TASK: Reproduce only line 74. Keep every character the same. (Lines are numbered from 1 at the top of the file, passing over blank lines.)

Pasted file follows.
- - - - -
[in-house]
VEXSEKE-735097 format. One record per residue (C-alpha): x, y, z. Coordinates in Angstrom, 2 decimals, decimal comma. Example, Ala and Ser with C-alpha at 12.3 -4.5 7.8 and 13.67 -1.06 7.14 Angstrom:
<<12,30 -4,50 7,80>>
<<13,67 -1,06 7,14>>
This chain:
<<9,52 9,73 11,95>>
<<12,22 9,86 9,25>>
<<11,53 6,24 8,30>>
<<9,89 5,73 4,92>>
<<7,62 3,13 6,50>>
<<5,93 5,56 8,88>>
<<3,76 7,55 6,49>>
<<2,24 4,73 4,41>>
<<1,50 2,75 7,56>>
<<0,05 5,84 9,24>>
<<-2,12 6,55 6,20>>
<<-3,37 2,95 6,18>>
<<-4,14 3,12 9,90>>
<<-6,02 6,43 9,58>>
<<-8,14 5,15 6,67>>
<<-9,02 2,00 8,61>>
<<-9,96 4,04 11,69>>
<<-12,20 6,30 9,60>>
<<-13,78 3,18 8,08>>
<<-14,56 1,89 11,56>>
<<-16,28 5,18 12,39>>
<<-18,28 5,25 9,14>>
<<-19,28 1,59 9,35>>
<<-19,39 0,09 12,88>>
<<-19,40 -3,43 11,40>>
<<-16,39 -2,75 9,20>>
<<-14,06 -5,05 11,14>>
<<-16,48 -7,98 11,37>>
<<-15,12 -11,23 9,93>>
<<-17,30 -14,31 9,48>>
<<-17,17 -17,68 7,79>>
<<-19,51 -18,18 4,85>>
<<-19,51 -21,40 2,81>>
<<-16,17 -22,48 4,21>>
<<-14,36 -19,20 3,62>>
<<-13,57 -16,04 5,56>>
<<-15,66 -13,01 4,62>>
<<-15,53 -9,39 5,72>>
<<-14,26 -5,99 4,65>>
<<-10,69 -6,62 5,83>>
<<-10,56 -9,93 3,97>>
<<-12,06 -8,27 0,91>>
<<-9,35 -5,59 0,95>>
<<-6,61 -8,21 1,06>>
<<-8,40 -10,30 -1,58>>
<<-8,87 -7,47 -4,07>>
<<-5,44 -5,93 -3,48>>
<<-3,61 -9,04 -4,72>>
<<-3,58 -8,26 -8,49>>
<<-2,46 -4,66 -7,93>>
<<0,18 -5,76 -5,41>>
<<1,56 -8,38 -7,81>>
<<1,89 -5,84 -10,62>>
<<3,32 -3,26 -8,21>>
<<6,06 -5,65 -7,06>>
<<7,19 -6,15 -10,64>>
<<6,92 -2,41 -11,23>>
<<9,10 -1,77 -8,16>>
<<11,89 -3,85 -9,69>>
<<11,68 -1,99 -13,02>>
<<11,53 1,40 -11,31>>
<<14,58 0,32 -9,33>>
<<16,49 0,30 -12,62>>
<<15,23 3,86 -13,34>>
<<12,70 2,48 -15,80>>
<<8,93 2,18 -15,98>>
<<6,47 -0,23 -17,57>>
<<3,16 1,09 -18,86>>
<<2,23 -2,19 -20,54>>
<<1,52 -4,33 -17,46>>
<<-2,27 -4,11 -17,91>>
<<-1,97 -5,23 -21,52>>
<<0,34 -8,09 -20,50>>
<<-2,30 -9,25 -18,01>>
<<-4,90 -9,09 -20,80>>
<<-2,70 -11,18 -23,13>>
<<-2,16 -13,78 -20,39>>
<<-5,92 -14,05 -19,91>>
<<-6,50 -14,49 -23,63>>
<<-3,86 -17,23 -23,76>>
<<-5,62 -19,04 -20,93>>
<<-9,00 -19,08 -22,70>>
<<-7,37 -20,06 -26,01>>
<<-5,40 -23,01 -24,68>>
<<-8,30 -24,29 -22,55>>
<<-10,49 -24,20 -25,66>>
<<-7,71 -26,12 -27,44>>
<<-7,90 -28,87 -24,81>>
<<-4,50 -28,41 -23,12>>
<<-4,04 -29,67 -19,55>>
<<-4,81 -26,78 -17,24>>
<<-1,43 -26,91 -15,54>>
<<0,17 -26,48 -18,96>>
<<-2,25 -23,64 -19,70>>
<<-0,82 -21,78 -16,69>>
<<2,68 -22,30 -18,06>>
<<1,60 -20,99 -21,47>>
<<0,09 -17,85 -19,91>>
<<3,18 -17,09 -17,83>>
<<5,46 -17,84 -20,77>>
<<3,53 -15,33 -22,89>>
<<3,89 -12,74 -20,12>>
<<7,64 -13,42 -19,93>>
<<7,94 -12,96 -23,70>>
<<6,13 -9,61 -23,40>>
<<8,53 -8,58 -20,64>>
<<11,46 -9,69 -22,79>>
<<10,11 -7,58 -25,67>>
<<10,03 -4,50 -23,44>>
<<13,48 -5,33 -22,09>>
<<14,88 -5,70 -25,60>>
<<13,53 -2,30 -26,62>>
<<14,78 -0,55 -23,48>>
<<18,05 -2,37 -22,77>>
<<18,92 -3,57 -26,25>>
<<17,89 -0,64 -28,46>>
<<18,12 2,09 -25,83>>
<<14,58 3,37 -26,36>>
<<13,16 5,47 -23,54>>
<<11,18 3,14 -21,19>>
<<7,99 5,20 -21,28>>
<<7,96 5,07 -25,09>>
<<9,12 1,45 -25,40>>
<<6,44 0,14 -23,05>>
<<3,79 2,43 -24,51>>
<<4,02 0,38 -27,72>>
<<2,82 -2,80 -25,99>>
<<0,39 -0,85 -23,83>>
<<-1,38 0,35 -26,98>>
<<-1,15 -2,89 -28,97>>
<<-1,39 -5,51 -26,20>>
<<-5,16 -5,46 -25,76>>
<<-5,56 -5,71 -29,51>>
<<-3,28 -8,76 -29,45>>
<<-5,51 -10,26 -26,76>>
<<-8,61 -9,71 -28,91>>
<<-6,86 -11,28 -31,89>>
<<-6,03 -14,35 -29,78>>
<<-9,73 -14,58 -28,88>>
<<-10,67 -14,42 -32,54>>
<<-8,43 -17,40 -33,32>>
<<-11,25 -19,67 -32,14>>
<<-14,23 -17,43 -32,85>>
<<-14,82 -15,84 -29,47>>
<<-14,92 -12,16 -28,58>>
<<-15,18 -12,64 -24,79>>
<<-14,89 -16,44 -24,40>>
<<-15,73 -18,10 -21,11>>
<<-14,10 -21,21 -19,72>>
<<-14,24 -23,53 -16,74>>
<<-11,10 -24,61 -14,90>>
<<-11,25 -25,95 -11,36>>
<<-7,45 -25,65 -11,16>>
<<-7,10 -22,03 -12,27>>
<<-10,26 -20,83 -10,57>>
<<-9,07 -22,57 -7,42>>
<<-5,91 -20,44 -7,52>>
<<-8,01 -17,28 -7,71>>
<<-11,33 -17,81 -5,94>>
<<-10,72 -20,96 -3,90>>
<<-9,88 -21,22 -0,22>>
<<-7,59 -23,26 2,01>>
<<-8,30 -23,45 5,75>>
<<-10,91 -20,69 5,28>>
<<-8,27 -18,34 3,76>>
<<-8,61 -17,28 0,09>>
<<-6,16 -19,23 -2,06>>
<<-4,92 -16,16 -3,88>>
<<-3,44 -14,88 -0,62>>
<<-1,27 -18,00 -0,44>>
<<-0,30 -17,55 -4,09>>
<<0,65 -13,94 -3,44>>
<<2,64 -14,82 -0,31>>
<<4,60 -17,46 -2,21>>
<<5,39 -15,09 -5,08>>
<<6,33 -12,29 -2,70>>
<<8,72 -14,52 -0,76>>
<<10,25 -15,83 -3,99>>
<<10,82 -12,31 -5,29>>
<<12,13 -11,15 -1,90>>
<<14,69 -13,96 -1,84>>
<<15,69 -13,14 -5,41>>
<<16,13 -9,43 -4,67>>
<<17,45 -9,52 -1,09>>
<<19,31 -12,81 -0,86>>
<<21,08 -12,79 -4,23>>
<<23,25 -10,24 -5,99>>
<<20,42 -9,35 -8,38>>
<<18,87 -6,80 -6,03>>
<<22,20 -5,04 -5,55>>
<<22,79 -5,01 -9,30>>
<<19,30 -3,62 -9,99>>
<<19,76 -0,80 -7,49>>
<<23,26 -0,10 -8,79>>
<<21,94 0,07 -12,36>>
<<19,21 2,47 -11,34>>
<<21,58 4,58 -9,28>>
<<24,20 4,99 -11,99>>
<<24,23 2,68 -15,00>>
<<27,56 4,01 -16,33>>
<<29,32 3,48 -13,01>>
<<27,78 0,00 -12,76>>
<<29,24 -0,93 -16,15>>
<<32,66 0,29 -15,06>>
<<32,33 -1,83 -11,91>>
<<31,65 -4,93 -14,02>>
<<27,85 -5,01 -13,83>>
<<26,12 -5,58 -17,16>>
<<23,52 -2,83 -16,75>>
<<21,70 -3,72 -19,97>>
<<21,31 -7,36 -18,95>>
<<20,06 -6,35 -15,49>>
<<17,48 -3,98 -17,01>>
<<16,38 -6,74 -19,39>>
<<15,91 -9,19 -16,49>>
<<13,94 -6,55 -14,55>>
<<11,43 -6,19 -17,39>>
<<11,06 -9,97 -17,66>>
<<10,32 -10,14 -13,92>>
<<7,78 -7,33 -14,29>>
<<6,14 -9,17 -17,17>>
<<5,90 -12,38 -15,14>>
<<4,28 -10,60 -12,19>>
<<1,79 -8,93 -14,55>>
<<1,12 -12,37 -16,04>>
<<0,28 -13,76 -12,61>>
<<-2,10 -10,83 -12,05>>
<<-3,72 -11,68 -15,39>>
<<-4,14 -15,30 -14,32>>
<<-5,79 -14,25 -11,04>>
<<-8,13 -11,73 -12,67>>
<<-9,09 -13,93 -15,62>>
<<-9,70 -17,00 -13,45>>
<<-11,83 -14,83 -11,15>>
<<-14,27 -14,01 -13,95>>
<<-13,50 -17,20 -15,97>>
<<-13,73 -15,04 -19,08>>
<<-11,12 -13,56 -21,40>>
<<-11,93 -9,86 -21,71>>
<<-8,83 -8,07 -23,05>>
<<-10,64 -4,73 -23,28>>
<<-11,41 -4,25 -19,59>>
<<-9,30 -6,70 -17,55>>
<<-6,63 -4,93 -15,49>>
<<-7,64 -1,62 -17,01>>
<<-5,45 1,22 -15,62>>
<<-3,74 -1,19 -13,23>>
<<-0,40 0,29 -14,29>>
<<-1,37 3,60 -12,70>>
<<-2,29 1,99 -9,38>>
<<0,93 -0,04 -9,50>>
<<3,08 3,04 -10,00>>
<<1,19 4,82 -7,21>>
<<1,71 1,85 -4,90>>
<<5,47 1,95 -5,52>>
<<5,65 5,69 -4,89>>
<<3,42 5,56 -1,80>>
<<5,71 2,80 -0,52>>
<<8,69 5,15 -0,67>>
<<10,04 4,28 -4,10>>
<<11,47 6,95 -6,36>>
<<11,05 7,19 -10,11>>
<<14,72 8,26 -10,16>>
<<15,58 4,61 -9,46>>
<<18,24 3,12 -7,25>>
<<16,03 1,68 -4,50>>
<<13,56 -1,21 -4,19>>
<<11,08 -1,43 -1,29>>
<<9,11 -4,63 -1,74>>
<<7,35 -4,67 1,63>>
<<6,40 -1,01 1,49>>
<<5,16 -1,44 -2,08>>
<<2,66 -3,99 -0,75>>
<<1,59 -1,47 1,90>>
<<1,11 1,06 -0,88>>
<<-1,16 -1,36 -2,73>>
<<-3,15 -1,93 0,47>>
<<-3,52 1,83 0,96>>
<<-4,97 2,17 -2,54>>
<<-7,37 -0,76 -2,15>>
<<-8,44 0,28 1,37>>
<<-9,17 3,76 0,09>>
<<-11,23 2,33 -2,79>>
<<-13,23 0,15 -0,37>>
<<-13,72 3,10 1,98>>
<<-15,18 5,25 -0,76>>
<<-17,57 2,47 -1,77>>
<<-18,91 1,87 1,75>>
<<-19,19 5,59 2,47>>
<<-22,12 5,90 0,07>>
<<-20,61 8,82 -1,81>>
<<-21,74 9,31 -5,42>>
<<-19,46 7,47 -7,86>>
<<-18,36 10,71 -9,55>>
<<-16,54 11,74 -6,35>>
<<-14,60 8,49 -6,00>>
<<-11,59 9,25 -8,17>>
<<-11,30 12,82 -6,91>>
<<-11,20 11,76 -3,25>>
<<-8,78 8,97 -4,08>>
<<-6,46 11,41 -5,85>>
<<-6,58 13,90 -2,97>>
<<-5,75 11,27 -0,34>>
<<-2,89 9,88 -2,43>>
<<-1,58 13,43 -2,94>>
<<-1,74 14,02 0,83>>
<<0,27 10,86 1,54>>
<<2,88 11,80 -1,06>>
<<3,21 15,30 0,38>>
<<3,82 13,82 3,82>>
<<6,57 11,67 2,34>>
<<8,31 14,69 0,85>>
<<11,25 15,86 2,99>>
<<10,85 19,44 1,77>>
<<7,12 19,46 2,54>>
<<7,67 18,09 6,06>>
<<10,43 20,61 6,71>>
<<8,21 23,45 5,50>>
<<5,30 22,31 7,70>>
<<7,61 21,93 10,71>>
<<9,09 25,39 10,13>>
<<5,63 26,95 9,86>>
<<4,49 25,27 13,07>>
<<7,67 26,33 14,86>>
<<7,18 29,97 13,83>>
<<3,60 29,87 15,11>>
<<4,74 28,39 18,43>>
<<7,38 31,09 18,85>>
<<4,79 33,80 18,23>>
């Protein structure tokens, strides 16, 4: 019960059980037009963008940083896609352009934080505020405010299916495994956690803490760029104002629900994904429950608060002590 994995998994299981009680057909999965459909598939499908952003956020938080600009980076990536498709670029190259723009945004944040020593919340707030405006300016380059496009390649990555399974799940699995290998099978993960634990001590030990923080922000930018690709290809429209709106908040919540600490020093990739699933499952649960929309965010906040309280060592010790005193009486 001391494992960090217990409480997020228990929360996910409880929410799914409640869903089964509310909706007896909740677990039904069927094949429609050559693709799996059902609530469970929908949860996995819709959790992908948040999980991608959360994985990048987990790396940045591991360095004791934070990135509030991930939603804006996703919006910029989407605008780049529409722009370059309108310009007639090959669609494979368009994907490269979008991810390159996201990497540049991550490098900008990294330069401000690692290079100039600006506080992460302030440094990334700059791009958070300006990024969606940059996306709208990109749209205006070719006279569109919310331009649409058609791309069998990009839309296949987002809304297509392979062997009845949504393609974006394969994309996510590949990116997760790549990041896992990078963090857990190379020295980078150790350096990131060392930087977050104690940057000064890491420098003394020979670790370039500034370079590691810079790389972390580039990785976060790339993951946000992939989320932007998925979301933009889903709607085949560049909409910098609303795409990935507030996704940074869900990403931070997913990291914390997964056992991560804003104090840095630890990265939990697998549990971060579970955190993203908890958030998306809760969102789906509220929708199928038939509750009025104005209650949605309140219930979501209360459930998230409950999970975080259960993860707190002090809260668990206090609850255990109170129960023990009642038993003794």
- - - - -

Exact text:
<<2,23 -2,19 -20,54>>